How to Eavesdrop on Phone Conversations
Updated July 21, 2017
Listening in on another person's phone conversation may be easier than you think, but it may also be illegal in certain circumstances. If you're willing to risk angering friends or family members, there are easy ways to monitor their phone conversations.
Pick up the extension. The simplest way to eavesdrop on a phone conversation is to use a handset that is on the same phone line. Quickly press the "Mute" button to block noises on your end of the line from alerting the people who are speaking.
Hang up at the same time as those who are talking. If you hang up earlier, you may alert them to your presence if they hear the click of your handset disconnecting.
Record a conversation when you are a participant only if you live in a one-party consent state. In some states, you may legally record a phone conversation between yourself and another party because, under the one-party consent rule, you are the one party that is consenting. Make sure you know the laws in your state before you try this method (see Resources below).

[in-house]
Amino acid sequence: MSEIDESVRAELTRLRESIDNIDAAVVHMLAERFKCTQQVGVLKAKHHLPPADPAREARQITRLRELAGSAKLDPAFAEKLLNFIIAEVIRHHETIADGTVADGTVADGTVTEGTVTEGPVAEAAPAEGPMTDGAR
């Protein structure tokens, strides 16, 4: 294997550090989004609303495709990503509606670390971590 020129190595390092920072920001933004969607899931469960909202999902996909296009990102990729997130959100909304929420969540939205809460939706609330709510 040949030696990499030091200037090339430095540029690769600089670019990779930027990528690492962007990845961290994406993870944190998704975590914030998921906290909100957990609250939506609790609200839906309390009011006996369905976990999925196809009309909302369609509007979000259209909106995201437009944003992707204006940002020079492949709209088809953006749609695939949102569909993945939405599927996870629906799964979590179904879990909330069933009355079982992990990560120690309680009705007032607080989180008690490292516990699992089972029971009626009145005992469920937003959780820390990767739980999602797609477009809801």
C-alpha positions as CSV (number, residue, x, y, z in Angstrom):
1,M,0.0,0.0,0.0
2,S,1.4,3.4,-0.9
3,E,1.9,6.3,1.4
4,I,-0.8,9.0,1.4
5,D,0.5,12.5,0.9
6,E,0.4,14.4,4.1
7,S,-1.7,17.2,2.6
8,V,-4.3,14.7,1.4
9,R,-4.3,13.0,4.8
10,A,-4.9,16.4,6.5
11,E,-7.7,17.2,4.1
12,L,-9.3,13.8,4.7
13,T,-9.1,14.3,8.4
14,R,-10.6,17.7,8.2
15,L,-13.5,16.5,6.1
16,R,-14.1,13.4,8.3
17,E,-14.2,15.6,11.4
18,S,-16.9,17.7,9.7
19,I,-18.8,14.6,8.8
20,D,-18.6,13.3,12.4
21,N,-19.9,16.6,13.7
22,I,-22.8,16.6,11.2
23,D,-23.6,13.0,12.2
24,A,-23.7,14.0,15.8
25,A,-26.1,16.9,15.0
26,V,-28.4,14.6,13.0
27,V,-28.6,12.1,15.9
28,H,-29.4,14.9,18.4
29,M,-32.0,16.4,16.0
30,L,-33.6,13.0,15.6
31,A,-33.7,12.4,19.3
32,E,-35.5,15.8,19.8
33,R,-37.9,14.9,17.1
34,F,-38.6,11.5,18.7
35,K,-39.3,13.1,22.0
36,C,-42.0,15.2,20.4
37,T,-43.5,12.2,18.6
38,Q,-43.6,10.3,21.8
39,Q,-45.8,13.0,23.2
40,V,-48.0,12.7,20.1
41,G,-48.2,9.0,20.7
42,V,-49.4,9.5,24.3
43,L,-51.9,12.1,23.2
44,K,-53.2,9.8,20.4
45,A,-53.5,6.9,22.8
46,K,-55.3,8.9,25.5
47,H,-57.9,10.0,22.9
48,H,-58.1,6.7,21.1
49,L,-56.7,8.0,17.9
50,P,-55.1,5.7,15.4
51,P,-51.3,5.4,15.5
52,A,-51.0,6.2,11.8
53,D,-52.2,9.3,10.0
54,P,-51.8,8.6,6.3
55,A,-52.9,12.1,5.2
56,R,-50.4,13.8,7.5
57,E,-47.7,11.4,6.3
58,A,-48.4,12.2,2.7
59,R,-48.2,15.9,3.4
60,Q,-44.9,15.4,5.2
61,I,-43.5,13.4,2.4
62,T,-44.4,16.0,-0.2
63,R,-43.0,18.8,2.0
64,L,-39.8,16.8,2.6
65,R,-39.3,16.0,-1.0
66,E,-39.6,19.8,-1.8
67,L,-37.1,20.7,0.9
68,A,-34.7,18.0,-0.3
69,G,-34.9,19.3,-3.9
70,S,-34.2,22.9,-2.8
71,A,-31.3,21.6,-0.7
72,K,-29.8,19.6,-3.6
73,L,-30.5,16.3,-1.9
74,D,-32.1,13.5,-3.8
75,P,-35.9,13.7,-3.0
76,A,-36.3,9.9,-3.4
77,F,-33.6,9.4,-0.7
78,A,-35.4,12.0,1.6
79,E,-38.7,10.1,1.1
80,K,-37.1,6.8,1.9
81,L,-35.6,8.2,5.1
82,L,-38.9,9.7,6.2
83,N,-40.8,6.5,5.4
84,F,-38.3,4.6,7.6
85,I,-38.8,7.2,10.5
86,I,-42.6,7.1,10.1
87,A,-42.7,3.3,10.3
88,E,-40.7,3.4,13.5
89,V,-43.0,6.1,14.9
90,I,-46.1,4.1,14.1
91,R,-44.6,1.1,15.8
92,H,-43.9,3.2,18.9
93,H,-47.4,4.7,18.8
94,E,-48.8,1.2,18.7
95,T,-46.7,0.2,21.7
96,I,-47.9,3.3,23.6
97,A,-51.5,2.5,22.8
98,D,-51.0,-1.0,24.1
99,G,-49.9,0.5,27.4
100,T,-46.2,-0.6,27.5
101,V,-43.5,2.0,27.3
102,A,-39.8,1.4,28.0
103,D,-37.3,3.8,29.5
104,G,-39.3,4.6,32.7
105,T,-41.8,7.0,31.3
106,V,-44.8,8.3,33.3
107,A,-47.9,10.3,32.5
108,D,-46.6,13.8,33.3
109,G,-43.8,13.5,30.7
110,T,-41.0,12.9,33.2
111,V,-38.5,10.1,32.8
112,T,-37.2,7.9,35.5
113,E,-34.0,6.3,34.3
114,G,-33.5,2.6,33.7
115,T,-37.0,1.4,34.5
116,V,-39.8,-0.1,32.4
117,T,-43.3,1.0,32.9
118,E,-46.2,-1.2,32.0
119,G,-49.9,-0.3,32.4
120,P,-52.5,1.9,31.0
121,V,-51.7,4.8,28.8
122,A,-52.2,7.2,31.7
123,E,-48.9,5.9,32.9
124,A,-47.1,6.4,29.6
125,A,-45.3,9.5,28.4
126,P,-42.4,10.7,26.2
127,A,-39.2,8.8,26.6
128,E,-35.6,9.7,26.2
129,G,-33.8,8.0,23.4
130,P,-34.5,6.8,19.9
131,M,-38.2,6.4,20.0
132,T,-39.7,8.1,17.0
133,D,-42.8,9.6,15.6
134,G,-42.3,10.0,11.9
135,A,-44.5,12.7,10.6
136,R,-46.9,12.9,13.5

Purchase a tiny FM (frequency modulation) transmitter and install it in one of your phone handsets to eavesdrop on a phone conversation between two other parties. You can pick up the conversation on a radio in a nearby room. Check with an attorney before doing this and restrict the usage to your home phone. If you need to monitor a child's conversation, this might work.
Attach a pen register to the phone line to record calls only if you have a court order to do so. Law enforcement officers may use a "trap and trace" device to log all incoming and outgoing phone numbers.
Think twice before recording a phone conversation without the permission of the participants. Chances are that you can't use it in court and it may get you in trouble if it is illegal in your state.
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